Lekazia Turner, embroiderer from Jamaica, 2022

Gail Falconer UK

SECTION OF DRESS: Thousands of stitches on the dress

Dress maker extraordinaire who helped Kirstie create the Red Dress

Gail  is an extraordinary dress maker who has worked for many high end fashion label’s and couture ateliers as well as creating her own bespoke bridal company for many years in her hometown of Derby.

Gail was connected to Kirstie by a fashion agency in 2008, and they immediately clicked - working together for many years in London. Gail, an outstanding pattern cutter who never uses straight lines "because the body is not made of straight lines", instead each line is beautifully crafted to the actual curves of the body.... creating a second skin. Gail has an vivid imagination and a wonderful ability to problem solve, not to mention dedication to her craft.

When Kirstie presented the concept of the Red Dress to Gail, she quickly rose to the challenge. As well as showcasing the embroidery, Kirstie’s brief was that the dress’s design should look both feminine and elegant, but also strong and empowered.

We discussed enhancing the feminine silhouette and bringing in a military hint with strong shoulders...Gail produced the most beautiful pattern, constructed out of many exquisitely shaped pieces”. KM

The Red Dress has been reassembled by Kirstie many times over the years to accommodate all of the new embroidery. Gails wisdom and experience was called upon in 2019 and 2023 to help complete a number of additional tweaks and adjustments.

Gail also created and embroidered a blue trim which was stitched around the edge of the bodice.

If you would like to connect with Gail, please contact Kirstie to be put in touch.


A huge thank you to all who have given their time, energy, enthusiasm, advice, experience and financial support to the Red Dress project over the years.

In addition to the institutions below, funding has been gratefully received from a number of private donations and 441 individuals around the world via 2 Crowdfunding campaigns in 2020 and 2022.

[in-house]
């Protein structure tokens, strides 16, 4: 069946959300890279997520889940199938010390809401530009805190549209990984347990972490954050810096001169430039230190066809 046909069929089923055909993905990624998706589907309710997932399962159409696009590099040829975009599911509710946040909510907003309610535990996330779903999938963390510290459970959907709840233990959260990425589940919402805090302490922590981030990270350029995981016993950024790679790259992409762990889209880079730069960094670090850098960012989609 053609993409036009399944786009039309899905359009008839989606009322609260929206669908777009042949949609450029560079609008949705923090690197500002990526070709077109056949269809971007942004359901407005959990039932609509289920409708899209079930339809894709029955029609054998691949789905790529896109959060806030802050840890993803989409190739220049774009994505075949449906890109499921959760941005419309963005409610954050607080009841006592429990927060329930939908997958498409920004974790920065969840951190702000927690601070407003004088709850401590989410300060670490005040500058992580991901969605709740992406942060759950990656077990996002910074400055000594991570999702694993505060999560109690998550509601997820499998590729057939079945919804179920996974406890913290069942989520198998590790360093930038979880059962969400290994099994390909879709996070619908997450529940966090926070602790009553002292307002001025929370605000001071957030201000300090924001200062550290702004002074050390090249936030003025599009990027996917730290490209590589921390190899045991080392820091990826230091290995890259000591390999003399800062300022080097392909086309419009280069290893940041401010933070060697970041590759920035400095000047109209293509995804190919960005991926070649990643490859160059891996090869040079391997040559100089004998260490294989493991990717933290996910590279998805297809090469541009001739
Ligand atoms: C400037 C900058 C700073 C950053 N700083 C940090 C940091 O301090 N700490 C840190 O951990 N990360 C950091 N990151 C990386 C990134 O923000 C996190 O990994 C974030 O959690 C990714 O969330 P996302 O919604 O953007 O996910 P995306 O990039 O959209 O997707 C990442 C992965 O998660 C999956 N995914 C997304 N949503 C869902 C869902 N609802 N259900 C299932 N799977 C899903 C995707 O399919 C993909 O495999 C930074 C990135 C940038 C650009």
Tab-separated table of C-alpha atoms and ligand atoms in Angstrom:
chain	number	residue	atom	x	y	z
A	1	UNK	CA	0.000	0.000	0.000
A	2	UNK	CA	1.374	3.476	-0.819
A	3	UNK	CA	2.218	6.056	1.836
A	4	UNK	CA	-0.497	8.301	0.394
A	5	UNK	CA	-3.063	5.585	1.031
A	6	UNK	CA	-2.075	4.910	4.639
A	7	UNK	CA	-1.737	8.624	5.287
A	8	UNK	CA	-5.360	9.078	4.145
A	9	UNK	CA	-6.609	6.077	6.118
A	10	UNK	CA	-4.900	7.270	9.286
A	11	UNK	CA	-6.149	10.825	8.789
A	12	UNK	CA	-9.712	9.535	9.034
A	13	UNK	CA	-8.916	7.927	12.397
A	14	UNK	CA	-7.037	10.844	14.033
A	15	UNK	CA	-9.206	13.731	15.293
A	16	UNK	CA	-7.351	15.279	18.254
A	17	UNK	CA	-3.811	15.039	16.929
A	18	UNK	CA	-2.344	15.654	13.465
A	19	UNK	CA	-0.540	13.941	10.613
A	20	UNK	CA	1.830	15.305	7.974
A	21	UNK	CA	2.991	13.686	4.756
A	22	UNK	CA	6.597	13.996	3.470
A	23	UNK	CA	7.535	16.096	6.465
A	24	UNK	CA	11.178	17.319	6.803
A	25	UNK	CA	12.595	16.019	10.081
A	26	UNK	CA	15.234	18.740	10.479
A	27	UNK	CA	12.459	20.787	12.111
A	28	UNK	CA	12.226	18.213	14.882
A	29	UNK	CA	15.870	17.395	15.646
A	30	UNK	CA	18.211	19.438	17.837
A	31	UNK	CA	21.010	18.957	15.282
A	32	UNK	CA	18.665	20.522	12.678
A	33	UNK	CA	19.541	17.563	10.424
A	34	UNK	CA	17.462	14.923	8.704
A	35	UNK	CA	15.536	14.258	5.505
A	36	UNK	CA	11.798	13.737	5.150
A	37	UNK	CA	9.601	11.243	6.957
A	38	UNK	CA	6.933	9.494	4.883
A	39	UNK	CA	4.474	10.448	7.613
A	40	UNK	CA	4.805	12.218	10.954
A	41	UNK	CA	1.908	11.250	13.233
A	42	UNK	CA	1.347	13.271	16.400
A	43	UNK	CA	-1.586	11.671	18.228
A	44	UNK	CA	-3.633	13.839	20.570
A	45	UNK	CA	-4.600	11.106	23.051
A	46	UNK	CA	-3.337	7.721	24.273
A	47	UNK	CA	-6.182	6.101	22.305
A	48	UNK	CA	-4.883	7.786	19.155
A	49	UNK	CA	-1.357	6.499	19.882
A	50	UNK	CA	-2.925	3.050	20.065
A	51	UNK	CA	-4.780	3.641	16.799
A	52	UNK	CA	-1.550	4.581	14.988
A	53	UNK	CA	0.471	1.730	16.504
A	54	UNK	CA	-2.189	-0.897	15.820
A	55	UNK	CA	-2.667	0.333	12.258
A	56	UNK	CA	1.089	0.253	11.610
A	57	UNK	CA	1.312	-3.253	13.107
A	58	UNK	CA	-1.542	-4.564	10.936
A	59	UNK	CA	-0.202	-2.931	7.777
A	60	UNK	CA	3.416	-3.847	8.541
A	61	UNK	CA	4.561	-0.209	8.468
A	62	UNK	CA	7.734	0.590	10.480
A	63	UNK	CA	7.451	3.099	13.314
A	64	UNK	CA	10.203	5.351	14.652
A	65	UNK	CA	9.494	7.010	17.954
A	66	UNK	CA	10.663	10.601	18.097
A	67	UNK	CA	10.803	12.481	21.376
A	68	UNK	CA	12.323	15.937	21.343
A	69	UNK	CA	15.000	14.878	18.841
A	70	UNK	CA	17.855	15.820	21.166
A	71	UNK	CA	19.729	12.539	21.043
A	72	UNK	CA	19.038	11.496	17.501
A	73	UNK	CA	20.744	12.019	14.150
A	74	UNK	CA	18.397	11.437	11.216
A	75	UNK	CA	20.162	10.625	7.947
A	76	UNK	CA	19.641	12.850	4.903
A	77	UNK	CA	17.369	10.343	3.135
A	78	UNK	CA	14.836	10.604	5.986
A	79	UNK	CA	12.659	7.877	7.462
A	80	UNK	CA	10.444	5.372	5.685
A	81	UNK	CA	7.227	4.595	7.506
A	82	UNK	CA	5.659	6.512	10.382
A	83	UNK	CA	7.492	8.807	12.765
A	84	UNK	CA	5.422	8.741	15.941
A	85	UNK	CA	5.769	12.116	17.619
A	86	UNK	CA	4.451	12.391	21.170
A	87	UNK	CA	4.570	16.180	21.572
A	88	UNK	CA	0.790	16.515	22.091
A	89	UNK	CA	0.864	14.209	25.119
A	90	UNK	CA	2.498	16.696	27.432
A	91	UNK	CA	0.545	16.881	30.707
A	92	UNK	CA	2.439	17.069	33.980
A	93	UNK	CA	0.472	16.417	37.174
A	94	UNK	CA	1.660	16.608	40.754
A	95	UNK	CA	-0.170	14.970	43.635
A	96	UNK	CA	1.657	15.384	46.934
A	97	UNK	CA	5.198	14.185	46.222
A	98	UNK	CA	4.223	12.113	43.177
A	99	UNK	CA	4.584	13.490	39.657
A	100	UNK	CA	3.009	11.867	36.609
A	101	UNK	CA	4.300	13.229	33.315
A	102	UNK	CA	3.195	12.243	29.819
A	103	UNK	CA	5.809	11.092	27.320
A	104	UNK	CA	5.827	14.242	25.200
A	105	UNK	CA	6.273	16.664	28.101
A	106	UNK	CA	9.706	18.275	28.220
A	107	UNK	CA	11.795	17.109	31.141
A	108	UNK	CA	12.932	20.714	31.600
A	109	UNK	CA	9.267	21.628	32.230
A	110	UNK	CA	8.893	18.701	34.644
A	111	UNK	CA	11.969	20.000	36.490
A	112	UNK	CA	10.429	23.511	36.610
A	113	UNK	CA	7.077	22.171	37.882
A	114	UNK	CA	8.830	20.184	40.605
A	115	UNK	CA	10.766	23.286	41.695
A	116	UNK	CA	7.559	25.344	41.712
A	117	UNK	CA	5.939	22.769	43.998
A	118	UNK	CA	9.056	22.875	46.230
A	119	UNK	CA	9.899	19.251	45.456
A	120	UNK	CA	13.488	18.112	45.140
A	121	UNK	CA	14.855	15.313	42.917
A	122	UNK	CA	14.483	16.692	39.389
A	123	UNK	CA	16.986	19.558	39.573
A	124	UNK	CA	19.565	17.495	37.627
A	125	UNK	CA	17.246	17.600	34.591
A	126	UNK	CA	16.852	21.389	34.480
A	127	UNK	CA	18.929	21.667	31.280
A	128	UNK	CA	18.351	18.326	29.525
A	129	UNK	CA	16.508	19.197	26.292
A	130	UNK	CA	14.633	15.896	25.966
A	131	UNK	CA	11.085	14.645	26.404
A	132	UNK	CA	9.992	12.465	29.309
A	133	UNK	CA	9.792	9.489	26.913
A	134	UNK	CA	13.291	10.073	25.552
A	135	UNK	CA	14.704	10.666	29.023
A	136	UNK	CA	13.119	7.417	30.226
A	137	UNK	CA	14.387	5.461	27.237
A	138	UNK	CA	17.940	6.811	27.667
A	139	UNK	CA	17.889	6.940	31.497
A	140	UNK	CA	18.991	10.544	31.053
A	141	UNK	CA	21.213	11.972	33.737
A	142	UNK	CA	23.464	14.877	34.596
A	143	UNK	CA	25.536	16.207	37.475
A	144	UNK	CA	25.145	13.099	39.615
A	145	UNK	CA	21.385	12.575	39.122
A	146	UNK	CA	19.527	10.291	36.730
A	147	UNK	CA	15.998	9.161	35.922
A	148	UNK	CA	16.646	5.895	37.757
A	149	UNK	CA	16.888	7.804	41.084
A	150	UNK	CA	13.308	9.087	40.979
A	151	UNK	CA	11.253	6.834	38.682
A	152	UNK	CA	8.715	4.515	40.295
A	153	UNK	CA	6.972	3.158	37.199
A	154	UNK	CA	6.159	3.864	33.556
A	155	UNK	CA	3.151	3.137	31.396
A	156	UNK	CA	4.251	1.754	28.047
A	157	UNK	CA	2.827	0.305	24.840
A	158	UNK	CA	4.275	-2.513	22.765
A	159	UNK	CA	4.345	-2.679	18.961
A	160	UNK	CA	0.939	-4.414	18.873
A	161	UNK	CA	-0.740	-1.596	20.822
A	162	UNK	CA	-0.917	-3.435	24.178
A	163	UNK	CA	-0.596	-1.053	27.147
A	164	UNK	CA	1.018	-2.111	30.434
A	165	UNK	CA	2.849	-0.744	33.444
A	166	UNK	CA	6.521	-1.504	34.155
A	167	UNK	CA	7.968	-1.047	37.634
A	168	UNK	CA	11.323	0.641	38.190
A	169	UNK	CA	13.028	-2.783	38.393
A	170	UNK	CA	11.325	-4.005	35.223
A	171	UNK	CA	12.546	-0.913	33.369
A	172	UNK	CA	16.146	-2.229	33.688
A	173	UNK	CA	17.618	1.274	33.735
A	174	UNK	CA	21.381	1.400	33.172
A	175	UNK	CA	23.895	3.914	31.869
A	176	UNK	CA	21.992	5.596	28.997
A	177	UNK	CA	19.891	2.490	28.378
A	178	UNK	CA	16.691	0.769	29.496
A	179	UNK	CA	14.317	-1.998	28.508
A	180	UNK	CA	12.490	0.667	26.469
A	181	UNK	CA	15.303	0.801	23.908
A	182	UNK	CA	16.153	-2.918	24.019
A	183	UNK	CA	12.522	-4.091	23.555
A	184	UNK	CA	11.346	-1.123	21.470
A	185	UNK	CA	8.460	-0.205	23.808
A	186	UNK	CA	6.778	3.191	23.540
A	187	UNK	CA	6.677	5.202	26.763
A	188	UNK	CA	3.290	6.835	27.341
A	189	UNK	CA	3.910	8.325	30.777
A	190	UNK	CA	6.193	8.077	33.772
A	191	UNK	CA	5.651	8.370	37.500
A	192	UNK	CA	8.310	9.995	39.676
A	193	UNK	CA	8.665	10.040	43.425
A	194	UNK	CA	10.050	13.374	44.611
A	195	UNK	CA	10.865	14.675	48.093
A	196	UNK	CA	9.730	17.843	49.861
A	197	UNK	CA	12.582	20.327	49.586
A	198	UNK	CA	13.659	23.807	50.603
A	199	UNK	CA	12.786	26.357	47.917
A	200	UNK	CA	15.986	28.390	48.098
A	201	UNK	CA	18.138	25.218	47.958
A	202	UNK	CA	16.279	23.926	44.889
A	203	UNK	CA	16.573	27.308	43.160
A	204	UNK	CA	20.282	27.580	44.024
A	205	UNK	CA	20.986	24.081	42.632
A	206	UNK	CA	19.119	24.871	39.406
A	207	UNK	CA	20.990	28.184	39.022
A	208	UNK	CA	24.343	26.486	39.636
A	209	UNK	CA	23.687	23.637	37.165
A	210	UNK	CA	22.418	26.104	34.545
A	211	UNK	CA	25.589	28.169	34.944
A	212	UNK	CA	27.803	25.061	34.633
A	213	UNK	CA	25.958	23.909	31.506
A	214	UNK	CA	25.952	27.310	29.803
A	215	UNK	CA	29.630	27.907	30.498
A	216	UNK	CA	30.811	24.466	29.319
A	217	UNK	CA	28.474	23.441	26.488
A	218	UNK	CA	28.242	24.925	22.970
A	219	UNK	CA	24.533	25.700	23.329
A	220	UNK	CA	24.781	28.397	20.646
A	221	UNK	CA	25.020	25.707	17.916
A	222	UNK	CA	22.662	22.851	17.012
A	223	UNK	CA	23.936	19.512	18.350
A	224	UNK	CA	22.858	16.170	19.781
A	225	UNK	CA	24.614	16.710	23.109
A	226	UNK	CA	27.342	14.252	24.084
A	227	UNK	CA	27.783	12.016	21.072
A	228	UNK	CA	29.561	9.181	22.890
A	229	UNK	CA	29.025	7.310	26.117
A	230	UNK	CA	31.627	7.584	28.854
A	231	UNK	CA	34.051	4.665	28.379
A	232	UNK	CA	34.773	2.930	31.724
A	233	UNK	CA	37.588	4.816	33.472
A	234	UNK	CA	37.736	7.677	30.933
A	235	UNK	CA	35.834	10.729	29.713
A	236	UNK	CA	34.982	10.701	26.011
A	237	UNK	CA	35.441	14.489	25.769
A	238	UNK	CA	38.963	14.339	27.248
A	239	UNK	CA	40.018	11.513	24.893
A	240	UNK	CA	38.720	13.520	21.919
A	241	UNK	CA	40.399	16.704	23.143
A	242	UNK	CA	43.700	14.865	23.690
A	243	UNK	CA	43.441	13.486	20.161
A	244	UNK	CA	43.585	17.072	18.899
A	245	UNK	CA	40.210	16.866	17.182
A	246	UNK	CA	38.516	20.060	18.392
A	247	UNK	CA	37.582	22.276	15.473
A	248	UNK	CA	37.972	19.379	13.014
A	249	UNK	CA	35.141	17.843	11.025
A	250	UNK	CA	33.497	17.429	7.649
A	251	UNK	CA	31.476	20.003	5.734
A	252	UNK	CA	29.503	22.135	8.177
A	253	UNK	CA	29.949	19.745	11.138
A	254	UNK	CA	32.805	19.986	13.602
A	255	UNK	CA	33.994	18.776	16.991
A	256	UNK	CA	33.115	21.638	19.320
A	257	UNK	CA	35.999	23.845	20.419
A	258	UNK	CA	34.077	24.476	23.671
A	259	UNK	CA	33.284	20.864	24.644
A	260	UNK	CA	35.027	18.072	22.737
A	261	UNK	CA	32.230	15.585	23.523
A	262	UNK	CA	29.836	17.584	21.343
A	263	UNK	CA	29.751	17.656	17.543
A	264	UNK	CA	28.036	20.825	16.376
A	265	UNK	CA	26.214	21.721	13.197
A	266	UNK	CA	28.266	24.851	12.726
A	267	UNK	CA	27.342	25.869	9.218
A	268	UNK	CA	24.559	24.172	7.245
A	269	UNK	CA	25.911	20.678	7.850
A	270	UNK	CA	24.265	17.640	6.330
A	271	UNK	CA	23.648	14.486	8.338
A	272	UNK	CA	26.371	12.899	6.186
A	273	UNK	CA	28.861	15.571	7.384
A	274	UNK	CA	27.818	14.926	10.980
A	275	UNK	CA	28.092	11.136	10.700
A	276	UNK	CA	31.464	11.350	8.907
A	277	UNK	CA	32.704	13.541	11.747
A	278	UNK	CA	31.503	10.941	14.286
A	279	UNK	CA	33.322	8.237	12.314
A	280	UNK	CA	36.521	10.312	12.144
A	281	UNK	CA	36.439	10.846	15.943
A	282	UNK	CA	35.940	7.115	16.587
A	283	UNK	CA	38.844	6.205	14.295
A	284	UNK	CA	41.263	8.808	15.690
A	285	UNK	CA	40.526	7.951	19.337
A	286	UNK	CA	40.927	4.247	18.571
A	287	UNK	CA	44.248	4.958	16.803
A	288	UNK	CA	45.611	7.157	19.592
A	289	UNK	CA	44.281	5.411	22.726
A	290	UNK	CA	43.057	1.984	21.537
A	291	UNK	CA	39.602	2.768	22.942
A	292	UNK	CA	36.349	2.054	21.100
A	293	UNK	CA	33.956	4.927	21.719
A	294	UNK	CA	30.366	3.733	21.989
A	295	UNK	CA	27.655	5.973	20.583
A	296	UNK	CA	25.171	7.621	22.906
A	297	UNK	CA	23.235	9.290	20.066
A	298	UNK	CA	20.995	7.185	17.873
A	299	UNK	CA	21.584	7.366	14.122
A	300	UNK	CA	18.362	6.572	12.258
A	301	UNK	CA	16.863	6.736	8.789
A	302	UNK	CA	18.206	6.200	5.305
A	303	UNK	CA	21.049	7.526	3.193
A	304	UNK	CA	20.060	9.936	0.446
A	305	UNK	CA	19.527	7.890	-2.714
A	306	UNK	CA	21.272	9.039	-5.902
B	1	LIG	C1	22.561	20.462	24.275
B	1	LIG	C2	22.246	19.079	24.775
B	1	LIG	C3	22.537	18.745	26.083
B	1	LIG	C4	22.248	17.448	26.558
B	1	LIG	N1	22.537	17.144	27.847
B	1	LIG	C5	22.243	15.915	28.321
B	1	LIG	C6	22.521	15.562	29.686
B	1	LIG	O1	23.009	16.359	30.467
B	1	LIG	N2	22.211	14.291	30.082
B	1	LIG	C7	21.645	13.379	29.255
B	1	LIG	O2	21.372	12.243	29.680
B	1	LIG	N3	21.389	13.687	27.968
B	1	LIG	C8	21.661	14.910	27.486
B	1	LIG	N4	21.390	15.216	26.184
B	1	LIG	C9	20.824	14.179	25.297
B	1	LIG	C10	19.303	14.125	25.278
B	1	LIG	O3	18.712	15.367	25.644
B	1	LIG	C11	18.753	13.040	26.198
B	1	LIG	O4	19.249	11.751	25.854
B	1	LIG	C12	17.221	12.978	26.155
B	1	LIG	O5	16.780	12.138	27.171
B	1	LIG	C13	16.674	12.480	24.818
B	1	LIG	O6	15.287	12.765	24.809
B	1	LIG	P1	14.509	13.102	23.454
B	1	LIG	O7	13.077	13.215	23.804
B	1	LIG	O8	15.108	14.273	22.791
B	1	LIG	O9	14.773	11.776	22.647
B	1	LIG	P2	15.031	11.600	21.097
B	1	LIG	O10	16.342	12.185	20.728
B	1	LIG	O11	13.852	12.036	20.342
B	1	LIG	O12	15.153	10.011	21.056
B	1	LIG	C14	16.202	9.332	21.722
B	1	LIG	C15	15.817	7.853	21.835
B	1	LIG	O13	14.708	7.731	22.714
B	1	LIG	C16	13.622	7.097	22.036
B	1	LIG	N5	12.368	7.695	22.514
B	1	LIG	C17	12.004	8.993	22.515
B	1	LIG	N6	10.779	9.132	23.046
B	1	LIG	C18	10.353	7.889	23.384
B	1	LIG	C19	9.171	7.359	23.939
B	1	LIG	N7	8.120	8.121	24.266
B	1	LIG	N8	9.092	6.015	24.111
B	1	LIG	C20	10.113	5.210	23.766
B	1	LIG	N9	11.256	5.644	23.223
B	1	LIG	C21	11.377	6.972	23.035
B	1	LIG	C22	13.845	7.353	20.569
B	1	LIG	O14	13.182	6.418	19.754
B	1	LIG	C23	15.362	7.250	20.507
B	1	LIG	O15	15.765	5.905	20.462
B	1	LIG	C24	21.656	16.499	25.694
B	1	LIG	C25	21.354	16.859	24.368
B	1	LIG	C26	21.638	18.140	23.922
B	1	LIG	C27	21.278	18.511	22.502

Nothing expresses more eloquently the feelings I suspect we share about the importance of embroidery in our lives, and the support we derive from the friendships made through stitch, than Kirstie Macleod’s Red Dress.
Caroline Zoob, Editor of Stitchers Journal 2022
This beautiful object highlights the common ground between individuals, bringing together different identities and uniting people, we are honoured to contribute to it.
Tiny Kox, PACE President at the Council of Europe, Strasbourg 2023
The Red Dress has become an icon of the international textile world.
Suzanne Smith, Textile Society 2022
The Red Dress in its final incarnation, a magnificent, regal robe, symbolises the empowerment of women through the creation of something beautiful, something which began with bowed heads and tired fingers but also with faith and joy, an openness and willingness to be a part of something which they could not see at that time but in which they could believe had meaning and worth connecting with other women around the world.
Lady Alison Myners, Chair of the Royal Academy Trust 2020
The Red Dress is in some respects similar to Mail Art, the populist artistic movement centred on sending small scale works through the postal service. It initially developed out of the Fluxus movement in the 1950s and 60s – but on a larger scale – the journey of the work is part of its identity, process, and in fact function. A signifier of the temporal and physical nature of the process inherent in the creation of the piece. The surface of the dress layered with embroidery slowly transforming into a specific topographical map – completely particular to the work’s journey – and reflective of the burgeoning sculptural landscape of the object.
Paul Black, Artlyst 2015
It’s her (Kirstie’s) red silk Dupion bodice and voluminous skirt created for the Red Dress that fully demonstrates her commitment to embroidery and the immense respect for the international community of makers.
Denna Jones. Embroidery Magazine 2010
...the fact that they could embroider what they wanted and that it is appreciated has given them some strength, some confidence that I didn’t feel so strongly before they created the embroideries.
Nicole Esselan, Founder of Kisany Africa, supporting artisans in DR CONGO and RWANDA who created embroidery on the Red Dress in 2018
This is both an extraordinary work of collective art and profound and eloquent social commentary. It is also an example of how potent the Attire language is capable of becoming.
Attires Mind (Fashion Blogger) 2020
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